An outspoken campaigner against sexual harassment in science is facing a crisis of leadership at MeTooSTEM, the volunteer organization she founded last year to support victims and hold perpetrators and institutions accountable.
Since November, seven members of the leadership team have resigned, citing concerns about the behavior of its founder, BethAnn McLaughlin, a neuroscientist at Vanderbilt University in Nashville.
In their resignation letters, former MeTooSTEM leaders said that McLaughlin kept them in the dark about key decisions and reacted with hostility when they asked about the small organization’s finances and legal structure. They also worried that McLaughlin had alienated allies through her combative tweets.
Me Too Stem claims “women in STEM have the highest rate of sexual harassment outside of the military” and deplores that of an annual 37 billion dollar National Institute of Health budget not a cent of grant money has been diverted from “abusers” to, say, Me Too Stem.
McLaughlin won the “Disobedience Award” from these folks:
She’s already lost a tenure track position for alienating her allies. I like to think it’s Karma for this:
BethAnn McLaughlin has no time for James Watson, especially not when the 90-year-old geneticist is peering out from a photo on the wall of her guest room at Cold Spring Harbor Laboratory’s Banbury Center.
“I don’t need him staring at me when I’m trying to go to sleep,” McLaughlin told a December 2018 gathering at the storied New York meeting center as she projected a photo of her redecorating job: She had hung a washcloth over the image of Watson, who co-discovered DNA’s structure, directed the lab for decades—and is well-known for racist and sexist statements.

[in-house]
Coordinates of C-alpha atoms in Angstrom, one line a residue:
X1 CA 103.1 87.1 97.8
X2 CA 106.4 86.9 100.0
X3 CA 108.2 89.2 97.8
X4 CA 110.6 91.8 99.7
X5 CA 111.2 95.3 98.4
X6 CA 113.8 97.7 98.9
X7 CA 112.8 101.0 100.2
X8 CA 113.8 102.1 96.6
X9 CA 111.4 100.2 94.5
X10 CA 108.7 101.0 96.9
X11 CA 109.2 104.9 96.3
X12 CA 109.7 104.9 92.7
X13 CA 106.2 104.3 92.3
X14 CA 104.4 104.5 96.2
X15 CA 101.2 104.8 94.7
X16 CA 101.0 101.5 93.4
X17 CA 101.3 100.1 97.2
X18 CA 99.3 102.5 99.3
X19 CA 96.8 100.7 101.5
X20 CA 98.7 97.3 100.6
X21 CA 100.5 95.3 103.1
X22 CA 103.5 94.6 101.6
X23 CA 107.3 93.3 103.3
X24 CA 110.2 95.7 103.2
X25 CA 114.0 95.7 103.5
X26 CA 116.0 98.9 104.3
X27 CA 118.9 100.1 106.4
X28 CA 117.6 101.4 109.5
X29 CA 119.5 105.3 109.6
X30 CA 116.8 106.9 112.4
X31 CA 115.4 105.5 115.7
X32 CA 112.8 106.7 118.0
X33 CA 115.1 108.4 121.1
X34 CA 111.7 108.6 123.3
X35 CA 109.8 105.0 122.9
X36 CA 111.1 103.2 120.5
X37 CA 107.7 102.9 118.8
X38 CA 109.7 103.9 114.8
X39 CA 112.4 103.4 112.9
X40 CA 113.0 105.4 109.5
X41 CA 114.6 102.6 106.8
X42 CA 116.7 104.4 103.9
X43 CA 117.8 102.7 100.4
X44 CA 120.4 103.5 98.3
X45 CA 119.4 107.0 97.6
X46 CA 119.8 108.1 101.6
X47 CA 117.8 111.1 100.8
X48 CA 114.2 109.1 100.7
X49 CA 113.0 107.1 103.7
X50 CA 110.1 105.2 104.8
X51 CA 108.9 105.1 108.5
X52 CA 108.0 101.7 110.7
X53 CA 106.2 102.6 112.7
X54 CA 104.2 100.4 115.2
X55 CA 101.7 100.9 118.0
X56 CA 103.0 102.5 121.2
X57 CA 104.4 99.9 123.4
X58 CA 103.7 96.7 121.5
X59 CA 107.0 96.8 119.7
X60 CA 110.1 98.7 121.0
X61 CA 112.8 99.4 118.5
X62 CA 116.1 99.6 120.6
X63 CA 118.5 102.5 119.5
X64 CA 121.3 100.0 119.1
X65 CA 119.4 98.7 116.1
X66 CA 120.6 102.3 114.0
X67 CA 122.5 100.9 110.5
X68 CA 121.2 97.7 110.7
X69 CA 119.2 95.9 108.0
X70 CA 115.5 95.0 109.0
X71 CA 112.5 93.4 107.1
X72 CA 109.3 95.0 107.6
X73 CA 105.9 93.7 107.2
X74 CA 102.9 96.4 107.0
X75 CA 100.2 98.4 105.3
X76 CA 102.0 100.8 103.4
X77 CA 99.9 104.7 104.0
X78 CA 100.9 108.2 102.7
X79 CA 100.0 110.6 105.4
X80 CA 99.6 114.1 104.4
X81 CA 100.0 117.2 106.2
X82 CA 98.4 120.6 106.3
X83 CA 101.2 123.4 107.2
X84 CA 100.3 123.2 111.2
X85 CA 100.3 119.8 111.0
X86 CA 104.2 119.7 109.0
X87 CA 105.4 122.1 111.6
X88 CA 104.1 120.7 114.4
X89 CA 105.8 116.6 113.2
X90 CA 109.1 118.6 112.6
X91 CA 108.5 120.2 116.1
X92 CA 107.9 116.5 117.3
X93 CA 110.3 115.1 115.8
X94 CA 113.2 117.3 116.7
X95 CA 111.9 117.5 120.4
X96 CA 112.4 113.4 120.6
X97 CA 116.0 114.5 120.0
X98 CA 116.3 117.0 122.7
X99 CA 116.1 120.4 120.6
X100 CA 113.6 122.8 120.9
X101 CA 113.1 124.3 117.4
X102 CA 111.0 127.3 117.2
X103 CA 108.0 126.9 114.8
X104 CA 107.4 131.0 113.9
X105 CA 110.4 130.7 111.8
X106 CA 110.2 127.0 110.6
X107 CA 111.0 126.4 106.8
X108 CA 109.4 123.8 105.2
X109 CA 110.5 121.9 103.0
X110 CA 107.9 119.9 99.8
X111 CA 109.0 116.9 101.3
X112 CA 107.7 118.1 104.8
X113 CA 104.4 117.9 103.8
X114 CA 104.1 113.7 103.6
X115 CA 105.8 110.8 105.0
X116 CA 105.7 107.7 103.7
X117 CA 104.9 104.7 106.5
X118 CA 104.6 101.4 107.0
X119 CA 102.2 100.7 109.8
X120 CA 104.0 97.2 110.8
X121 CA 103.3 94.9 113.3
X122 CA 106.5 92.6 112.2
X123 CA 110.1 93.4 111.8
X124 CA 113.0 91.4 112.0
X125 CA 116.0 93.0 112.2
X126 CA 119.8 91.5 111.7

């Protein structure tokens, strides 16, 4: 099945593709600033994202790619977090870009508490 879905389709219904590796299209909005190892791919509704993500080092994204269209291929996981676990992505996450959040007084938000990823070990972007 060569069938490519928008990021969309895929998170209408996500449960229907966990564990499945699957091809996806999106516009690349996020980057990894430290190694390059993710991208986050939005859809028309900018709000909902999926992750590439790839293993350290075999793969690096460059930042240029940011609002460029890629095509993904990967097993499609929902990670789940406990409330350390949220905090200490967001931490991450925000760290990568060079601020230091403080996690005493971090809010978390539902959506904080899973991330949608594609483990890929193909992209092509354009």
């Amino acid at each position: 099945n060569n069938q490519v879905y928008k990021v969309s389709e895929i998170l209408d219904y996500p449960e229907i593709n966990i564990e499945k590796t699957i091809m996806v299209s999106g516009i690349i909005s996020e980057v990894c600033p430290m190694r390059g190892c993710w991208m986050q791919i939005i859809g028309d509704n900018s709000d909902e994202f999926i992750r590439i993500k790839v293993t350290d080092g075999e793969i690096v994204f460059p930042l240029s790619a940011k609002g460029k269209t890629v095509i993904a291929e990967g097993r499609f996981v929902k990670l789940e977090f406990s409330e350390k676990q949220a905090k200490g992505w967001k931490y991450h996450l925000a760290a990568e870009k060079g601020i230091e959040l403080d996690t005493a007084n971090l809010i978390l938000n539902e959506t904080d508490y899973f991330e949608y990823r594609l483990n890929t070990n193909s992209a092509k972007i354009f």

The washcloth image was part of McLaughlin’s unconventional presentation—by turns sobering, hilarious, passionate, and profane—to two dozen experts who had gathered to wrestle with how to end gender discrimination in the biosciences. McLaughlin, a 51-year-old neuroscientist at Vanderbilt University Medical Center (VUMC) in Nashville, displayed the names of current members of the National Academy of Sciences (NAS) who have been sanctioned for sexual harassment. She urged other NAS members—several of whom sat in the room—to resign in protest, “as one does.” She chided institutions for passing along “harassholes” to other universities. “The only other places that do this are the Catholic Church and the military,” she said.